Meningococcal disease is the leading cause of bacterial meningitis in children 2-18 years of age in the United States. It can be very serious, even life-threatening in 48 hours or less. The two most severe and common illnesses caused by meningococcal bacteria include:
Meningitis – an infection of the fluid and lining around the brain and spinal cord
Septicemia – a bloodstream infection
What are the symptoms?
Symptoms of meningococcal disease are similar to flu and may include:
*Sudden onset of a high fever *Increased sensitivity to light
*Stiff Neck *Confusion
*Nausea *Severe aches and pain in the muscles, joints,
*Vomiting chest and belly.
How does meningococcal disease spread?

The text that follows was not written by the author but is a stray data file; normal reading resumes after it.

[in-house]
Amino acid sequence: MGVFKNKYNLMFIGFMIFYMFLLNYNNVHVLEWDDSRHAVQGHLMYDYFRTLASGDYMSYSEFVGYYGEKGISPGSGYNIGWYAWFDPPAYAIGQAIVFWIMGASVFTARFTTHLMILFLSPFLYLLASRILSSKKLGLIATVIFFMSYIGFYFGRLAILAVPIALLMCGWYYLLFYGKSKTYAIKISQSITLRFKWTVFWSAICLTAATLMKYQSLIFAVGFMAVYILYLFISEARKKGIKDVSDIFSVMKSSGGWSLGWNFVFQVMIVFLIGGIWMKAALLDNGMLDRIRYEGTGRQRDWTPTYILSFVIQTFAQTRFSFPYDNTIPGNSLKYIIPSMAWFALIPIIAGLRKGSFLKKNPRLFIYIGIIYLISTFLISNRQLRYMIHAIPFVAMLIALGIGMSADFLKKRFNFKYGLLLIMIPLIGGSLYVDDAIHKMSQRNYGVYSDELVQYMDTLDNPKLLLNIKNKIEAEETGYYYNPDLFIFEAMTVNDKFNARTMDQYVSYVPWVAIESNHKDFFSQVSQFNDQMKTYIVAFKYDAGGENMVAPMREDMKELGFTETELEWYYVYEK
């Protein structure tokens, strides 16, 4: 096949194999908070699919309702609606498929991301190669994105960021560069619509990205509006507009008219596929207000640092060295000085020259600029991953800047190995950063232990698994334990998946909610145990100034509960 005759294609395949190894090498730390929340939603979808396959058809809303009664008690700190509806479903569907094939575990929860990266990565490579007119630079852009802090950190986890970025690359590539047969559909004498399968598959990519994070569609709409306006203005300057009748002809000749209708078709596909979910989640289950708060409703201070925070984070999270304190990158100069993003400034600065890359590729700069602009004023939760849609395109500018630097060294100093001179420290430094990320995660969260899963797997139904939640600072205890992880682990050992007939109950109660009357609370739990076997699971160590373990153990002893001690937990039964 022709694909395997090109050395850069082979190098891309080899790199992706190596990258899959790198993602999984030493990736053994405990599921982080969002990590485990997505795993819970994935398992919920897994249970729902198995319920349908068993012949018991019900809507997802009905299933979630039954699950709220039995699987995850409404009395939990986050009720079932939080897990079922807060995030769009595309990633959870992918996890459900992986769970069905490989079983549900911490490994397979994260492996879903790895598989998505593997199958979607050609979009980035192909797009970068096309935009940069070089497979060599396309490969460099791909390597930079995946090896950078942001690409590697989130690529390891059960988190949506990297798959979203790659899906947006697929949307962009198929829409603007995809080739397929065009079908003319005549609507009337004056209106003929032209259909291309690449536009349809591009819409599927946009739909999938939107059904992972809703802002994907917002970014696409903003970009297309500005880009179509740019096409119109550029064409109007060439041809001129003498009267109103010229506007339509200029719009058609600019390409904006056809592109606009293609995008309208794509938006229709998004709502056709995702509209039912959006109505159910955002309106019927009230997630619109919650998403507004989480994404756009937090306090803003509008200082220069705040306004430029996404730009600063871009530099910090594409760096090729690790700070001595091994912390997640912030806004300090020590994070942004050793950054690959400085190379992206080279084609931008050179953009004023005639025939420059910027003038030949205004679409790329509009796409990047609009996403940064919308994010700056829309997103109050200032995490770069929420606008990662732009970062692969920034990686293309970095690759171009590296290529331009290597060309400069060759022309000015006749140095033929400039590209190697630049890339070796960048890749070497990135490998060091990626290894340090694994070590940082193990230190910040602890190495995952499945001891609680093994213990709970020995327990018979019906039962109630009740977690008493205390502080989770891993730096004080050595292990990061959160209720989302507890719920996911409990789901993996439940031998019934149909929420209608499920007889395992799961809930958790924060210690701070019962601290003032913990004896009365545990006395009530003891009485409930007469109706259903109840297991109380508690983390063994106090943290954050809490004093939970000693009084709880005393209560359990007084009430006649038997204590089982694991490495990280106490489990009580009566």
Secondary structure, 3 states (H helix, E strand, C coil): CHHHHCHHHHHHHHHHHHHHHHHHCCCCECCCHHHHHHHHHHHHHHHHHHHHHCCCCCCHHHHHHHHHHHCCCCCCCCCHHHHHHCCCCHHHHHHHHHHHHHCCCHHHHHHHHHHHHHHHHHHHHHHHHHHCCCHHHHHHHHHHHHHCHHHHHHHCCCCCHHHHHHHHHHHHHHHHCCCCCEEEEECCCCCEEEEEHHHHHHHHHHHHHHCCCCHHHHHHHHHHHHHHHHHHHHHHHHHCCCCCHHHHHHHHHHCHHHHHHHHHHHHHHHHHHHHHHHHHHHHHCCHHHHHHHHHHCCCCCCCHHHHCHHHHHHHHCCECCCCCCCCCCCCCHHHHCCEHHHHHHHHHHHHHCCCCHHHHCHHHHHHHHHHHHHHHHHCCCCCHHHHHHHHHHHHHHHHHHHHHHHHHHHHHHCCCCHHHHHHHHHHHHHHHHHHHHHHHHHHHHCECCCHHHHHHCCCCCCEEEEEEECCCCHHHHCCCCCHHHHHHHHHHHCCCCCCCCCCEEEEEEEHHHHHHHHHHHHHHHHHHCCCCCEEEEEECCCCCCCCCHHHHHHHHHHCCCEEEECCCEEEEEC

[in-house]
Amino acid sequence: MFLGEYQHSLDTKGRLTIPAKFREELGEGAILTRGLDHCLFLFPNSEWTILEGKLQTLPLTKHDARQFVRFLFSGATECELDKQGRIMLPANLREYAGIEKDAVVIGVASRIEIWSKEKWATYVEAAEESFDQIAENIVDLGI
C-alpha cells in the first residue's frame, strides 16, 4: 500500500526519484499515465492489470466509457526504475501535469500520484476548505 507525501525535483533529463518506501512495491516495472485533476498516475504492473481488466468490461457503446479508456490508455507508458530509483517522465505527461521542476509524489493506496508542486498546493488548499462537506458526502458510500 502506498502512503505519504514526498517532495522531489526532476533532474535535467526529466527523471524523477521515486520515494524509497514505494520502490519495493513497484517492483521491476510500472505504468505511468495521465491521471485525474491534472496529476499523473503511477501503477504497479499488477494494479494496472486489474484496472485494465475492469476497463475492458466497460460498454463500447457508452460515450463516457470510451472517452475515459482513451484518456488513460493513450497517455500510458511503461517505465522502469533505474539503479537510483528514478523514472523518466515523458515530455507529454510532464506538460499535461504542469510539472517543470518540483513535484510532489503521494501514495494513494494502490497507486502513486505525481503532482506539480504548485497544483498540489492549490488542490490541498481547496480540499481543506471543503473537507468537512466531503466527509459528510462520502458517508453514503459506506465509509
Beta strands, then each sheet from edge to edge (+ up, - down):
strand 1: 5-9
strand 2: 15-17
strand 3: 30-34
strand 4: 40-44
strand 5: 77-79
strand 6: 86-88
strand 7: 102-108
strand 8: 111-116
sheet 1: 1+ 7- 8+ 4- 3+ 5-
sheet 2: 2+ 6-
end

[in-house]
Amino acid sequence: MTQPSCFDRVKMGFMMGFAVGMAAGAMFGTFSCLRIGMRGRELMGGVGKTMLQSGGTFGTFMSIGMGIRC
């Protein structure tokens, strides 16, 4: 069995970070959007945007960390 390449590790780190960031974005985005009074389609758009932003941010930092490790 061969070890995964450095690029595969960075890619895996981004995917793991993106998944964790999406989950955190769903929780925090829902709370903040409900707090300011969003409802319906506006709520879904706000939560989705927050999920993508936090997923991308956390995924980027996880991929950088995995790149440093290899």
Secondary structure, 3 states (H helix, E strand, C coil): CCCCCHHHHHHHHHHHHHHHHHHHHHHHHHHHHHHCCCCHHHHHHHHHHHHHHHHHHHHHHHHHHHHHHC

The disease is spread person to person by sharing respiratory secretions through kissing or coughing, close or length contact, and among people who share a room or live in the same household. Meningococcal outbreaks can occur in communities, schools, or colleges.
Adolescents 11 through 18 years of age are routinely recommended for two doses of meningococcal conjugate vaccine. (MCV4)
Who should get vaccinated?
College freshman living in dormitories.
Anyone with an immune system disorder.
Anyone exposed during a meningococcal meningitis outbreak.
For more information ask your doctor, Call the Alabama Department of Public Health at 1-800-469-4599, or go to cdc.gov and type meningococcal vaccine the SEARCH BOX.